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Political ban imposed on İstanbul mayor evokes memories of same ban faced by Erdoğan

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A prison sentence and a political ban imposed on İstanbul Mayor Ekrem İmamoğlu in a politically charged trial has brought to mind a similar prison sentence and political ban imposed on current President Recep Tayyip Erdoğan when he was the mayor of İstanbul, leading to questions of whether İmamoğlu’s political fate could also take a similar path to that of Erdoğan.

İmamoğlu, from the main opposition Republican People’s Party (CHP) and a key opponent of Erdoğan, was sentenced to two years, seven months in prison and barred him from politics for allegedly insulting members of Turkey’s Supreme Election Board (YSK).

In a similar development in 1998 Erdoğan, who gained national prominence after his election as mayor of İstanbul from the now-defunct Welfare Party (RP) in 1994, was forced out of office and banned from participating in politics following a conviction in for “inciting hatred” after publicly reciting a poem, for which he also served four months in prison.

Many said the conviction of Erdoğan for exercising his freedom of speech at the time was unjust and unlawful and brought tremendous public support to Erdoğan due to the “victimization” he was subjected to, hence opening up his political career. Now, some people say the same may be true for İmamoğlu since he is a potential candidate in next year’s presidential election and could defeat Erdoğan.

İYİ Party leader Meral Akşener, who joined a crowd in Saraçhane that had gathered to show support for İmamoğlu in the wake of the court decision, said: “Years ago, there was a mayor here who was convicted for reading a poem. He appealed to you and said, ‘This song does not end here.’ Now I promise you: This song will not end here, either.”

Akşener, whose party is part of the “Table of Six,” an alliance of opposition parties, supports the presidential candidacy of İmamoğlu.

The opposition bloc has not yet announced their candidate, while Erdoğan has already declared that he will be the presidential candidate of the “Public Alliance,” comprising his Justice and Development Party (AKP) and the far-right Nationalist Movement Party (MHP).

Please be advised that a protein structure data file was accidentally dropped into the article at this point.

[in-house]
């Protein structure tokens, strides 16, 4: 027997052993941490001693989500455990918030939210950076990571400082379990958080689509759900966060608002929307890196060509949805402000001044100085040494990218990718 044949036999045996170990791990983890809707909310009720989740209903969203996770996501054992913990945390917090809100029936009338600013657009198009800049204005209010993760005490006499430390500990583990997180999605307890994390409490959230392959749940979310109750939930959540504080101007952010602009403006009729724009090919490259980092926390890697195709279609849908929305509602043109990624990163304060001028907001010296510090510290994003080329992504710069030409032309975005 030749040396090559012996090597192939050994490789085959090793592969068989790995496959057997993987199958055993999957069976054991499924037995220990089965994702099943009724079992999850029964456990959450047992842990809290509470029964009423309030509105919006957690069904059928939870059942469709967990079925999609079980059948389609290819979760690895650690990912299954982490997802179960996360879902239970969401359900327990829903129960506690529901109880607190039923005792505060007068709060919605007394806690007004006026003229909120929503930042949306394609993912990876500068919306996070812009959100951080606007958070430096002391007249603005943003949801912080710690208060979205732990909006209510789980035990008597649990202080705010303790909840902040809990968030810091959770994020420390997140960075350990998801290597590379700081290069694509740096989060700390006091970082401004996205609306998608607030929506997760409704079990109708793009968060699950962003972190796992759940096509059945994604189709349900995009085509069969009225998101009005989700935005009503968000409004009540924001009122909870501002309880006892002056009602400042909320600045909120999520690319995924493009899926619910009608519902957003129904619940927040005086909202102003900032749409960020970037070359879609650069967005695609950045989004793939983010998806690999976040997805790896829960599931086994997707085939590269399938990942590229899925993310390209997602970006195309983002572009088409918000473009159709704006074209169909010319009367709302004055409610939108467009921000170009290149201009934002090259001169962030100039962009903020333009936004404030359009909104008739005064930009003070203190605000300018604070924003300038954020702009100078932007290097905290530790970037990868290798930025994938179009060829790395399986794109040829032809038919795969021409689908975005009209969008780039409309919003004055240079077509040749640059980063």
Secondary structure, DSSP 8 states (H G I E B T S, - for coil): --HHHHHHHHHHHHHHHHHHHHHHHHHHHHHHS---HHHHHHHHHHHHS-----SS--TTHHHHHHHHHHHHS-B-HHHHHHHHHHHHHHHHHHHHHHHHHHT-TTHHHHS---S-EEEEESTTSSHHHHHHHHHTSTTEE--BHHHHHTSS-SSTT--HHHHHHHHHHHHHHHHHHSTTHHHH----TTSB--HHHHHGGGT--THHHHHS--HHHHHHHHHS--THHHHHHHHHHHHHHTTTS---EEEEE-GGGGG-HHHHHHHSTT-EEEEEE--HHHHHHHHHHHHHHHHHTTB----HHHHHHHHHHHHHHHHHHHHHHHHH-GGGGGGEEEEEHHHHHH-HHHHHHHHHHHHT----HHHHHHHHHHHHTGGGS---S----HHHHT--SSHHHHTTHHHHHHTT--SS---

Jailed Kurdish politician Selahattin Demirtaş also pointed to an analogy between the sentences and political bans imposed on İmamoğlu and Erdoğan years ago.

Demirtaş, whose Twitter account is managed by his lawyers, tweeted: “How many judicial ‘coups’ against the will of the people have there been? Every unlawful action will sooner or later boomerang after facing the will of the nation. It would be nice if you sent Mr. Ekrem to Pınarhisar Prison so he can share the same fate.”

Demirtaş was referring to the prison in northwestern province of Kırklareli where Erdoğan served a four-month sentence in 1999.

Demirtaş, who challenged Erdoğan in previous presidential elections, has been behind bars since November 2016 on politically motivated charges.

Louis Fishman, an assistant professor of Modern Middle East history at Brooklyn College, City University of New York, tweeted following the court decision on Wednesday that the AKP government, which has been in power for more than two decades, knows the power of a banned politician.

“Erdogan himself was banned. Thus the court ruling (seemingly influenced by gov) is a huge gamble for them,” Fishman said.

The Financial Times also said in a report about the conviction of İmamoğlu that İmamoğlu’s political fortunes sometimes appear to echo Erdoğan’s.

“The perception that Erdoğan was unjustly prosecuted galvanised voters four years later when his Islamist-rooted party easily won the general election. The ban on Erdoğan was subsequently lifted and he was allowed to enter parliament in a by-election to become prime minister,” the FT said.

“When a Turkish court jailed Istanbul mayor Erdogan in 1998, the sentence made him a political martyr, triggering a set of events that catapulted Erdogan to Turkey’s helm. Now with Erdogan on top, opposition Istanbul mayor Imamoglu is sent to jail. Oh, the tables have turned in Turkey,“ tweeted Soner Çağaptay, a senior fellow at the Washington Institute for Near East Policy, implying that a similar fate might be awaiting İmamoğlu in his political career.

After serving his sentence in 1999, Erdoğan and his colleagues established the AKP in 2001. The party came to power as a single-party government in the 2002 elections. Erdoğan was unable to assume the position of prime minister that year due to his political ban. He became prime minister in 2003, when the ban was lifted. He served as prime minister until 2014, when he was elected president for the first time. He was re-elected president in the 2018 presidential election.

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